S:TREAM:S:S:ECTION:S:ECTION:S:S:ECTIONEDDirected by Paul Sharits.
US, 1971, 16mm, color, 42 min.
Print source: Film-maker's Cooperative
S:TREAM:S:S:ECTION:S:ECTION:S:S:ECTIONED signifies a fairly abrupt shift and departure from Sharits’ previous mandala films; this was his first work in many years that did not employ the flicker technique and used moving images. Paul Sharits’ epic and groundbreaking work is composed of three repeated, fourteen-minute sections of a river current. Each repetition consists of six dissolving layers of a river flowing in a myriad of directions, broken up by horizontal tape splices acting as dams. Deep and precisely executed emulsion scratches—created by custom tools Sharits made—eventually appear in continuous sets of threes throughout the film until the entire screen is nearly covered. The resulting effects represent, in the words of P. Adams Sitney, a “powerful and beautiful act of vandalism.” Sharits emphasizes the scratches to draw attention to the constant motion of the filmstrip running through the projector, while simultaneously exposing the viewer to the materiality and hidden depth within each frame. Sharits describes the film as “[a] conceptual lap dissolve from ‘water currents’ to ‘film strip current.’” Meanwhile, a dynamic soundtrack consisting of alternating and repeated phrases of an imaginary word heard by Sharits in his sleep are combined with a series of beeps that add to the complexity of the sound and image relations.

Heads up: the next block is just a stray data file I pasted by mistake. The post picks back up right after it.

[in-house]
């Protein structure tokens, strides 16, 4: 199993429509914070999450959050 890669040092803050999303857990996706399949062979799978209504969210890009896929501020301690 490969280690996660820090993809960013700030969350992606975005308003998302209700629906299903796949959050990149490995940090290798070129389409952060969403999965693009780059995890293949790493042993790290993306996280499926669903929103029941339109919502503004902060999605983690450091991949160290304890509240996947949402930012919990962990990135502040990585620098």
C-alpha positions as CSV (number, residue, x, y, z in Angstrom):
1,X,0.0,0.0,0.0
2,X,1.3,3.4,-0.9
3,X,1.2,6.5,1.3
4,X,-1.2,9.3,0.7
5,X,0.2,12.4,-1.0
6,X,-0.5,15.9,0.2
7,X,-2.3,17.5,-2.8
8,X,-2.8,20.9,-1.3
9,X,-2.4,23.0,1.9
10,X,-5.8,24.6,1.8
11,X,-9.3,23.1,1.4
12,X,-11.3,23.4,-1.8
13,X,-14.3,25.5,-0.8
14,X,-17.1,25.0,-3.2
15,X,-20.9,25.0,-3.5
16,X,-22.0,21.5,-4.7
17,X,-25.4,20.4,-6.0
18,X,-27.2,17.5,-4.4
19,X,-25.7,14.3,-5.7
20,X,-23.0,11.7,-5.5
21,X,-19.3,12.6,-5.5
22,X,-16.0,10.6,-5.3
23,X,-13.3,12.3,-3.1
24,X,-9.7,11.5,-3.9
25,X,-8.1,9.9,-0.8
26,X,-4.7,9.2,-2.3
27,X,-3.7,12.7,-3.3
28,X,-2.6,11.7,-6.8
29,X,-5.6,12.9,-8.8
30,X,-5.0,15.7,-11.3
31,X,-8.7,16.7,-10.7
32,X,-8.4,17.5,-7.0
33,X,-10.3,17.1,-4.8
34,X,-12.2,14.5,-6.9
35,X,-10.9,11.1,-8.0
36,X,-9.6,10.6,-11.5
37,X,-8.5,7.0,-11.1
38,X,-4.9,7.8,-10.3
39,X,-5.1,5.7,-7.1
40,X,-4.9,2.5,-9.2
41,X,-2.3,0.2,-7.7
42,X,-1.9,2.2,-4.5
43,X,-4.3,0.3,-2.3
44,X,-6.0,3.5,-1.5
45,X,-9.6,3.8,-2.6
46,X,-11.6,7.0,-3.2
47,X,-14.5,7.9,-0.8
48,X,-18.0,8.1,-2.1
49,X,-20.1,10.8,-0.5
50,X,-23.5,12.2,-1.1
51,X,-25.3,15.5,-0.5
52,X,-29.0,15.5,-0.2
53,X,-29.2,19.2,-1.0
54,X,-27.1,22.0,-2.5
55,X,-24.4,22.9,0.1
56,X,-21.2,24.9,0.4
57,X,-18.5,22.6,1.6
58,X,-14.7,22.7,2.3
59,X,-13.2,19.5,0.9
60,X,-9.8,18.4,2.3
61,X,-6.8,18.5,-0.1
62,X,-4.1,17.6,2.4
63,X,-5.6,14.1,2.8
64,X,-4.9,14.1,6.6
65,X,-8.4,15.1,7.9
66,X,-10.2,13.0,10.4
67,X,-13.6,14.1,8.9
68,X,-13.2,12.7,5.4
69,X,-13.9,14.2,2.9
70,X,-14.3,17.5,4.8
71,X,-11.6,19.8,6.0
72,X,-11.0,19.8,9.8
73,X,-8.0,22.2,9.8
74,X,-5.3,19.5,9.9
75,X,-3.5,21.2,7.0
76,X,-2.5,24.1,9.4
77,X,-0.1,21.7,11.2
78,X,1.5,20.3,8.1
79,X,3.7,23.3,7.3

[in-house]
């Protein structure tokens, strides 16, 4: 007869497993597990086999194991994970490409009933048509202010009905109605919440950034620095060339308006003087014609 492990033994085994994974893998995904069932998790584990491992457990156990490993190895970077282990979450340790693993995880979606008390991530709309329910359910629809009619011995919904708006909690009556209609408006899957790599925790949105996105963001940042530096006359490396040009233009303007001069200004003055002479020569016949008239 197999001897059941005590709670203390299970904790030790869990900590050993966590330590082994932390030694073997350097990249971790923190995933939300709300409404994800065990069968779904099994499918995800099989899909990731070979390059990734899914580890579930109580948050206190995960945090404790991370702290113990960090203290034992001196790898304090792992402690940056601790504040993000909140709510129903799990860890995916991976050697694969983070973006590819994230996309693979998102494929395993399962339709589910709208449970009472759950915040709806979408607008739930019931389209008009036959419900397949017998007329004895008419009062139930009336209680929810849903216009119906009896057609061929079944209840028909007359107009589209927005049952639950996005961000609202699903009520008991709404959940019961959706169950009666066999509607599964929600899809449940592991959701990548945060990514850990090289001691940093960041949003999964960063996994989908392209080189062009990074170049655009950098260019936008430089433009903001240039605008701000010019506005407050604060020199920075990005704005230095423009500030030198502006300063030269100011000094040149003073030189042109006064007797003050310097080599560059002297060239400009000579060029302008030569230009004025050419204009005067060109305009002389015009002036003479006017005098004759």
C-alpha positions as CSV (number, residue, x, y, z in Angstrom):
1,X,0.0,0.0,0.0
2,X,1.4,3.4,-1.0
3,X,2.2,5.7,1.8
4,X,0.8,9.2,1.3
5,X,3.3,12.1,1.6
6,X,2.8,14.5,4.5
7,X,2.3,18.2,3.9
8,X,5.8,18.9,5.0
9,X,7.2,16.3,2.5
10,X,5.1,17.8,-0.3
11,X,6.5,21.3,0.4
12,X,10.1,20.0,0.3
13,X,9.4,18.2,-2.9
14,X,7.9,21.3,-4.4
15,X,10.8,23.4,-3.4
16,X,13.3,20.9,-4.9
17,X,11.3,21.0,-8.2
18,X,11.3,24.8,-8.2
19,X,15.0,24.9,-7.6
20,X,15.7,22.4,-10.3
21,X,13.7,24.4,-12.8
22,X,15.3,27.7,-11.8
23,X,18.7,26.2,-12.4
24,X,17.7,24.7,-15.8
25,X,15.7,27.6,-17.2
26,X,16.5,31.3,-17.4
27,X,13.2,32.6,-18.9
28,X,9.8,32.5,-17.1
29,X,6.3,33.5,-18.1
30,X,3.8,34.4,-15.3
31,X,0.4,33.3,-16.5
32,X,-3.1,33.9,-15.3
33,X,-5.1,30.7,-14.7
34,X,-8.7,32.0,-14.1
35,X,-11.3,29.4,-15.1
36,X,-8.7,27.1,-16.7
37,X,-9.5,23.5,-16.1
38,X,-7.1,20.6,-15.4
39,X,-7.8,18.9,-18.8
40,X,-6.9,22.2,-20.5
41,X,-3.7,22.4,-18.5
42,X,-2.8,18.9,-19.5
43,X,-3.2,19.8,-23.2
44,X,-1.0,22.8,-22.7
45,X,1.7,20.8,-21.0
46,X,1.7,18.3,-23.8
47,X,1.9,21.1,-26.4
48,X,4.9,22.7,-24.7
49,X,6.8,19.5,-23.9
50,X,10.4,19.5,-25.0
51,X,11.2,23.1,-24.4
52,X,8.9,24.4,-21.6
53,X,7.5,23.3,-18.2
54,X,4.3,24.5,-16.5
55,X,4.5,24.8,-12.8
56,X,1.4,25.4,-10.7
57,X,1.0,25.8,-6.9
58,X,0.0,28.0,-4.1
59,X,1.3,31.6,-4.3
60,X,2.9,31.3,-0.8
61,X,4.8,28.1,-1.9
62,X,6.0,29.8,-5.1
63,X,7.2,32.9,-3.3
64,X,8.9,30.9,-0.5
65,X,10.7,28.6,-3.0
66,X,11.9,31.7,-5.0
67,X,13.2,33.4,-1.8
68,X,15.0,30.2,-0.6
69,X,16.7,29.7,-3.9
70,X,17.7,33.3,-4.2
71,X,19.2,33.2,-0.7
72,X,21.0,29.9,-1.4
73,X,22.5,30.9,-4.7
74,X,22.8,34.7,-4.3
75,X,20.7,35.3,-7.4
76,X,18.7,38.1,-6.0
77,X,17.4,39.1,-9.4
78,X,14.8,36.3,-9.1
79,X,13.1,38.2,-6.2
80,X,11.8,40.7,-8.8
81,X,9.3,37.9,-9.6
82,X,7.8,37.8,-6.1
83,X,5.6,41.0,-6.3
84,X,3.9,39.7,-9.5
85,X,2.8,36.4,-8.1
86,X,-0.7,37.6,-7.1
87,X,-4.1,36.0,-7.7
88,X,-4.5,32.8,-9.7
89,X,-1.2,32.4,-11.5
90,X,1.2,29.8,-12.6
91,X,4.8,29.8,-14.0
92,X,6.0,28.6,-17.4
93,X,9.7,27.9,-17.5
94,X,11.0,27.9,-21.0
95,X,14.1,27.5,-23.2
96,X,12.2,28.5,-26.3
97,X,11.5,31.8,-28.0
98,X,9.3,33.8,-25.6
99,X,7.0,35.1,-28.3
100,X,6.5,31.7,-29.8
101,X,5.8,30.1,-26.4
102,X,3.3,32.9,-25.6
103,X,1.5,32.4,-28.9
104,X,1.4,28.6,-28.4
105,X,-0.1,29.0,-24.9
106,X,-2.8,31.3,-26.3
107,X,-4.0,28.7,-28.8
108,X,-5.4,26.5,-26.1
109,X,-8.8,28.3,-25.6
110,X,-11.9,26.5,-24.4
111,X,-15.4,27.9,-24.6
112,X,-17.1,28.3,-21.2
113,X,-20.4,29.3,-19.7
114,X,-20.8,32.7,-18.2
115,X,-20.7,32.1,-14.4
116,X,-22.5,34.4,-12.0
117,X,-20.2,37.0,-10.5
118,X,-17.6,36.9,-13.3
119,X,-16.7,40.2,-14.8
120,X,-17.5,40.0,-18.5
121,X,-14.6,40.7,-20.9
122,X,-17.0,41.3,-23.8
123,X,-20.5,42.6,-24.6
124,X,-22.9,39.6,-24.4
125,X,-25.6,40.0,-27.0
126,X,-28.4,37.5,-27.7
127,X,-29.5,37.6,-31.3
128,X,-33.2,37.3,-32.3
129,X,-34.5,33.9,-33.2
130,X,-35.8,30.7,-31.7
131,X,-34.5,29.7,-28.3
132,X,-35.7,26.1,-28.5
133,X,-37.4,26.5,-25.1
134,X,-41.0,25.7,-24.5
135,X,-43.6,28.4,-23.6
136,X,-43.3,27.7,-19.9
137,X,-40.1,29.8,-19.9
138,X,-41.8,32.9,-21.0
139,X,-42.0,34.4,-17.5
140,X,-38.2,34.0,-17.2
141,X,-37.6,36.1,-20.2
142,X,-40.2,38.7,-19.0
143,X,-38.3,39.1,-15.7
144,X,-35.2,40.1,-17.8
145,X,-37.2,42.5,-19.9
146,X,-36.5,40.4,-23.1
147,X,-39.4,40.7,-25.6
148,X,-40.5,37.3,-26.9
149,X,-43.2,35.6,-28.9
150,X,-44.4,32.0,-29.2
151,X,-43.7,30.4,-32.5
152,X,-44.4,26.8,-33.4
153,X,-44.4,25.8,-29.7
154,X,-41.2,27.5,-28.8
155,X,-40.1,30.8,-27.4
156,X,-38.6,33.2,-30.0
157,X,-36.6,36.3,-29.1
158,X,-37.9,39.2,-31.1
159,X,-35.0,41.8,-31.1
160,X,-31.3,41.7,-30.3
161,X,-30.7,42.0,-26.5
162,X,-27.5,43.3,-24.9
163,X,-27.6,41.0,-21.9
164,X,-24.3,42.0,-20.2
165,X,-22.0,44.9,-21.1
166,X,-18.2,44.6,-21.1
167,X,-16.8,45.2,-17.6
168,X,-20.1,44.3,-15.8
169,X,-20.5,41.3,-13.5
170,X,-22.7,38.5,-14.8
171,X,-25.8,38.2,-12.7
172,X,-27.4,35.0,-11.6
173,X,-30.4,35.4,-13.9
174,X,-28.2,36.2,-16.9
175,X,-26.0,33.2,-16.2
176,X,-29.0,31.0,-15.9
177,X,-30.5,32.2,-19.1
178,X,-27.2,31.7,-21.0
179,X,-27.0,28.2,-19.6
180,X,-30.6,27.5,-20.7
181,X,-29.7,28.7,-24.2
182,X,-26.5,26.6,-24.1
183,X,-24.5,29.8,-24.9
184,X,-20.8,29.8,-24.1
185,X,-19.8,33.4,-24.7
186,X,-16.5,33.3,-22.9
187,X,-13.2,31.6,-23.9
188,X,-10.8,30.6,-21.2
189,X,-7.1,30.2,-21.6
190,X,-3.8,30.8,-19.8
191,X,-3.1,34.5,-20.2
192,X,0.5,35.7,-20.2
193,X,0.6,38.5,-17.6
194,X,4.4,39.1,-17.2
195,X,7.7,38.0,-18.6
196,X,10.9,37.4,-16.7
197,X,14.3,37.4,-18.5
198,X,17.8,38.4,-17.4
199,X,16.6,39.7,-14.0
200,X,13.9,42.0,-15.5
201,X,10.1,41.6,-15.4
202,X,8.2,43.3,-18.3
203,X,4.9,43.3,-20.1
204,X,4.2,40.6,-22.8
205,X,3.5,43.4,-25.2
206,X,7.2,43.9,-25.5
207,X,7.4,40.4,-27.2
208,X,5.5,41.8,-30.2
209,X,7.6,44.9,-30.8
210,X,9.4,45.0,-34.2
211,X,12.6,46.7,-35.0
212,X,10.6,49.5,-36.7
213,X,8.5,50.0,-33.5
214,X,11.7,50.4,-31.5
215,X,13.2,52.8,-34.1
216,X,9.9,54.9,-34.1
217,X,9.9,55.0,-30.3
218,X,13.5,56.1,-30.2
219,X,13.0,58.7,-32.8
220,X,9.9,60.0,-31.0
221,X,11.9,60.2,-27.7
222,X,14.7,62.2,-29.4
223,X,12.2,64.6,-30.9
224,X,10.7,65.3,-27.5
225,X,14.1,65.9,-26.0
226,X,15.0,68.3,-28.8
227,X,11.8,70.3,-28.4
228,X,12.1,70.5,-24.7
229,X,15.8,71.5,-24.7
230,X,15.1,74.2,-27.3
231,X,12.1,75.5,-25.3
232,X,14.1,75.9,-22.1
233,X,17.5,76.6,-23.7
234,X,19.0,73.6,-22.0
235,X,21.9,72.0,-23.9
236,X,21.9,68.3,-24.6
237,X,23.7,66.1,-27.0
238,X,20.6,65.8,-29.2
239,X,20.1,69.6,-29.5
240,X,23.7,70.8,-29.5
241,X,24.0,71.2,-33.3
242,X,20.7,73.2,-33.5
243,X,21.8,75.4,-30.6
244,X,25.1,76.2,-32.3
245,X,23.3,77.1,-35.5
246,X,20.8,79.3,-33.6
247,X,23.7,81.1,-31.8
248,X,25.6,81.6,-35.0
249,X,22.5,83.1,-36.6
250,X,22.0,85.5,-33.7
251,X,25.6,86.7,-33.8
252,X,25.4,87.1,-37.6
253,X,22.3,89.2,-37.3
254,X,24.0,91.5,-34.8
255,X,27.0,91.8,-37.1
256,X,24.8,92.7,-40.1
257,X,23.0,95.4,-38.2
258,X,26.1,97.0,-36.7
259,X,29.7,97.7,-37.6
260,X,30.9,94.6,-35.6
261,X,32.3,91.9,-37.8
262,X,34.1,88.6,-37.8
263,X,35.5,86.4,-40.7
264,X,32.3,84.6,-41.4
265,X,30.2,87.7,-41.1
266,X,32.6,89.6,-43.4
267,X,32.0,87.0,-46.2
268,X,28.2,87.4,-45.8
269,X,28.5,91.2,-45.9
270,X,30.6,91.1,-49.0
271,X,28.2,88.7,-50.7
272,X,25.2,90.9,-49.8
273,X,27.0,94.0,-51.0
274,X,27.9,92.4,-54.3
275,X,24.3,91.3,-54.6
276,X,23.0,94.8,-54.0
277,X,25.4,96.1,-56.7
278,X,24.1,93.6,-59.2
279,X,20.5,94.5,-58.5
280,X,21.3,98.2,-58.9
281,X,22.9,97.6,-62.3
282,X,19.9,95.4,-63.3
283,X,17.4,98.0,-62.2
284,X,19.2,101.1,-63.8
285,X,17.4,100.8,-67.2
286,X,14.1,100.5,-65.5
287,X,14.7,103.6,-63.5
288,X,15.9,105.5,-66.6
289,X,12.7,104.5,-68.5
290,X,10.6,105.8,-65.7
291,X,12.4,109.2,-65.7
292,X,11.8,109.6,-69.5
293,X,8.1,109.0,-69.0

Color Sound FramesDirected by Paul Sharits.
US, 1974, 16mm, color, 22 min.
Print source: Anthology Film Archives
Beginning in the early 1970s, Sharits turned his attention from the mandala flicker films of the 1960s to concentrate his energies on investigating the film frame and film strip. An economical filmmaker owing to a continual lack of funding, he was the great recycler, constantly using and reusing the same strips of film and frames by repurposing them into countless new films. In Color Sound Frames, Sharits rephotographs film strips from his film Analytical Studies III, varies the speeds of the strips and reverses the direction and motion, superimposes sections to produce unique color sequences, and, in the process, creates an exhilarating abstraction of movements. The visible sprocket holes in the frame create the accompanying soundtrack of synchronous sound and add the repetitious sound of sprocket holes in this thorough examination of the film frame.